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mBio. 2020 Feb 11;11(1). pii: e03277-19. doi: 10.1128/mBio.03277-19.

Structure of an Inner Membrane Protein Required for PhoPQ-Regulated Increases in Outer Membrane Cardiolipin.

Author information

1
Department of Microbiology, University of Washington, Seattle, Washington, USA.
2
Howard Hughes Medical Institute, Department of Pharmacology, University of Washington, Seattle, Washington, USA.
3
Howard Hughes Medical Institute, Department of Pharmacology, University of Washington, Seattle, Washington, USA nzheng@uw.edu millersi@uw.edu.
4
Department of Microbiology, University of Washington, Seattle, Washington, USA nzheng@uw.edu millersi@uw.edu.
5
Department of Genome Sciences, University of Washington, Seattle, Washington, USA.
6
Department of Medicine, University of Washington, Seattle, Washington, USA.

Abstract

The Salmonella enterica subsp. enterica serovar Typhimurium PhoPQ two-component system is activated within the intracellular phagosome environment, where it promotes remodeling of the outer membrane and resistance to innate immune antimicrobial peptides. Maintenance of the PhoPQ-regulated outer membrane barrier requires PbgA, an inner membrane protein with a transmembrane domain essential for growth, and a periplasmic domain required for PhoPQ-activated increases in outer membrane cardiolipin. Here, we report the crystal structure of cardiolipin-bound PbgA, adopting a novel transmembrane fold that features a cardiolipin binding site in close proximity to a long and deep cleft spanning the lipid bilayer. The end of the cleft extends into the periplasmic domain of the protein, which is structurally coupled to the transmembrane domain via a functionally critical C-terminal helix. In conjunction with a conserved putative catalytic dyad situated at the middle of the cleft, our structural and mutational analyses suggest that PbgA is a multifunction membrane protein that mediates cardiolipin transport, a function essential for growth, and perhaps catalysis of an unknown enzymatic reaction.IMPORTANCE Gram-negative bacteria cause many types of infections and have become increasingly resistant to available antibiotic drugs. The outer membrane serves as an important barrier that protects bacteria against antibiotics and other toxic compounds. This outer membrane barrier function is regulated when bacteria are in host environments, and the protein PbgA contributes significantly to this increased barrier function by transporting cardiolipin to the outer membrane. We determined the crystal structure of PbgA in complex with cardiolipin and propose a model for its function. Knowledge of the mechanisms of outer membrane assembly and integrity can greatly contribute to the development of new and effective antibiotics, and this structural information may be useful in this regard.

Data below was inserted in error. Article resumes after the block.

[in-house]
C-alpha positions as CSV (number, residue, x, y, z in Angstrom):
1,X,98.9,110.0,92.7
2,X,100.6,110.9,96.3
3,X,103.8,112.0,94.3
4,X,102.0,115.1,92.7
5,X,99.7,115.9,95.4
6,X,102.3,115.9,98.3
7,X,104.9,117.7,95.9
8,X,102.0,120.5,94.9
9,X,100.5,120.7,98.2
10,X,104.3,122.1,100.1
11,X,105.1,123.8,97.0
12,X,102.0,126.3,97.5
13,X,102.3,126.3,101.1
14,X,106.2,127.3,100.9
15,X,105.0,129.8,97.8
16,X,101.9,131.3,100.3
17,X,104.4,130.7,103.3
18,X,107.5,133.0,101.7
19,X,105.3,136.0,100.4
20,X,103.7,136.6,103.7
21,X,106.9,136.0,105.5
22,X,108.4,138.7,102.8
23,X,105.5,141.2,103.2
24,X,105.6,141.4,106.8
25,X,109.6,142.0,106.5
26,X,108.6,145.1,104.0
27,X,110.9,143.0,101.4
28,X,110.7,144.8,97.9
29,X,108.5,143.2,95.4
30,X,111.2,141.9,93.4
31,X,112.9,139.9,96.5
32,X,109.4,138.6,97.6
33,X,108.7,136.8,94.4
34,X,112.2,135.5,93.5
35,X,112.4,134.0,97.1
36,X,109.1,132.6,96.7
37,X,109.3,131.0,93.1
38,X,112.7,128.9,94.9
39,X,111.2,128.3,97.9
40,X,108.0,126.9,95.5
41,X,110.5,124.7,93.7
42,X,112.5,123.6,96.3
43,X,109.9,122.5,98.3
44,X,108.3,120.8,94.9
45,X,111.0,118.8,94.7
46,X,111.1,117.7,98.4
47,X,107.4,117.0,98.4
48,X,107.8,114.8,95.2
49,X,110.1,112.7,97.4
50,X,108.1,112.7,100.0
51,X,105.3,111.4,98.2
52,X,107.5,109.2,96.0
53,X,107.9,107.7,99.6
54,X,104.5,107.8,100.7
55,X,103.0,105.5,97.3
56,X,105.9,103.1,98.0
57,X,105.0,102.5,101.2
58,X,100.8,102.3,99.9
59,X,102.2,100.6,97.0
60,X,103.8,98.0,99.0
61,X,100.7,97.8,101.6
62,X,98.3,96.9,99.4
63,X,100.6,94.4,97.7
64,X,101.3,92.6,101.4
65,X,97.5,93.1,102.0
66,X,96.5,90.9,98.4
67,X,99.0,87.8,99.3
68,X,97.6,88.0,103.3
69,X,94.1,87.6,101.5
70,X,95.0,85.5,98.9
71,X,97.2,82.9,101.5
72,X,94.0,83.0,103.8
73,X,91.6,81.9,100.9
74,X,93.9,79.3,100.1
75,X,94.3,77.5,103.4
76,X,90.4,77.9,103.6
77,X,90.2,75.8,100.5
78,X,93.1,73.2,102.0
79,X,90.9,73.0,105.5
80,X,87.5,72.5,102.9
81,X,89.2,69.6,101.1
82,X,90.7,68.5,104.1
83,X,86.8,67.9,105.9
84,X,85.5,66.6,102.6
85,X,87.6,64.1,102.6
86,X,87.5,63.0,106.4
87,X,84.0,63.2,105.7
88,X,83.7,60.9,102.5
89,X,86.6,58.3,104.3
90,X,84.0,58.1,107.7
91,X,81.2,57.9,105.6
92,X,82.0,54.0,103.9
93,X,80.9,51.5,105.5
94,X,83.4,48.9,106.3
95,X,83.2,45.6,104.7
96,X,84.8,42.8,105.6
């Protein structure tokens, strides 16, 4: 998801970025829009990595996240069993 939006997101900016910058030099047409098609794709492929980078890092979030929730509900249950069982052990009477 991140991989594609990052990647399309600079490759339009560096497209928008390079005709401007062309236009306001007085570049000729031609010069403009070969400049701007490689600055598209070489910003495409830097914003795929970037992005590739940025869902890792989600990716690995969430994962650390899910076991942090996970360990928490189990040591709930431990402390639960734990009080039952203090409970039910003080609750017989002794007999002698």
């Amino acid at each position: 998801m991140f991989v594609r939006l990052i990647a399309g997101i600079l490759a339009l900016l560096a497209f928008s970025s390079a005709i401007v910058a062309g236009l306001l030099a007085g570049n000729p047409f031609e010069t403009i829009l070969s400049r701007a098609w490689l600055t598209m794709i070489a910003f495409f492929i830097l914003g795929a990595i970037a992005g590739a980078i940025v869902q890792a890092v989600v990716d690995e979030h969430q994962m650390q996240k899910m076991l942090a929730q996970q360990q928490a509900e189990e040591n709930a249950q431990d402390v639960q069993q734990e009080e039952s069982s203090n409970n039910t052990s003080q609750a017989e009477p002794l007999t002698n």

KEYWORDS:

CL transport; PbgA; PhoPQ; outer membrane barrier; salmonellae

PMID:
32047135
DOI:
10.1128/mBio.03277-19
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